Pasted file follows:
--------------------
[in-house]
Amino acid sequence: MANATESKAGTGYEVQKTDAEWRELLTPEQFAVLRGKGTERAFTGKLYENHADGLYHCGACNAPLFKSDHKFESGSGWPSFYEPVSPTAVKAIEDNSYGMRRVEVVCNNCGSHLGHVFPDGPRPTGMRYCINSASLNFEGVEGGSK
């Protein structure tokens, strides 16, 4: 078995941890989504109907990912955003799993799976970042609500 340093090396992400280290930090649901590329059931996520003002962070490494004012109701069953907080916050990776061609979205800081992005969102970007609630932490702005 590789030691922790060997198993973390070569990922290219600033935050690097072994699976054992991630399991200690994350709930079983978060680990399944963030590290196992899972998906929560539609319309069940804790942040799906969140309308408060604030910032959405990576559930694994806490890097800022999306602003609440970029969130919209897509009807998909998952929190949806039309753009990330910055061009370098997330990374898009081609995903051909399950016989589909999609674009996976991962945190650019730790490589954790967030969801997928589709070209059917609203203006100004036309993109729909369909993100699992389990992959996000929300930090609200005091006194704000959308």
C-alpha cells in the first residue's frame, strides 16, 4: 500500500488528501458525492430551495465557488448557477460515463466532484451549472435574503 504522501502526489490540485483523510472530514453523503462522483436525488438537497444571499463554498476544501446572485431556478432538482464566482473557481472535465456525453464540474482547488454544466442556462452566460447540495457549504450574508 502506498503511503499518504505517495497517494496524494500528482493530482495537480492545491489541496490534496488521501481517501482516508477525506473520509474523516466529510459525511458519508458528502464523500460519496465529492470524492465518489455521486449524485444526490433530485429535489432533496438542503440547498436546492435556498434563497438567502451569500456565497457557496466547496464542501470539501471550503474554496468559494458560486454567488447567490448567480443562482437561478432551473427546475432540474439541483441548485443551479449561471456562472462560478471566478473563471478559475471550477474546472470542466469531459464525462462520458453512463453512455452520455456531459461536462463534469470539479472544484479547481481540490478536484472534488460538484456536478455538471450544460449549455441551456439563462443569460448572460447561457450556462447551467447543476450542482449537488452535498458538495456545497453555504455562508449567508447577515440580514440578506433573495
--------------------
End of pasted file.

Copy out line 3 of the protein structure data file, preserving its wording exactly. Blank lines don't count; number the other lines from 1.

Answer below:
């Protein structure tokens, strides 16, 4: 078995941890989504109907990912955003799993799976970042609500 340093090396992400280290930090649901590329059931996520003002962070490494004012109701069953907080916050990776061609979205800081992005969102970007609630932490702005 590789030691922790060997198993973390070569990922290219600033935050690097072994699976054992991630399991200690994350709930079983978060680990399944963030590290196992899972998906929560539609319309069940804790942040799906969140309308408060604030910032959405990576559930694994806490890097800022999306602003609440970029969130919209897509009807998909998952929190949806039309753009990330910055061009370098997330990374898009081609995903051909399950016989589909999609674009996976991962945190650019730790490589954790967030969801997928589709070209059917609203203006100004036309993109729909369909993100699992389990992959996000929300930090609200005091006194704000959308």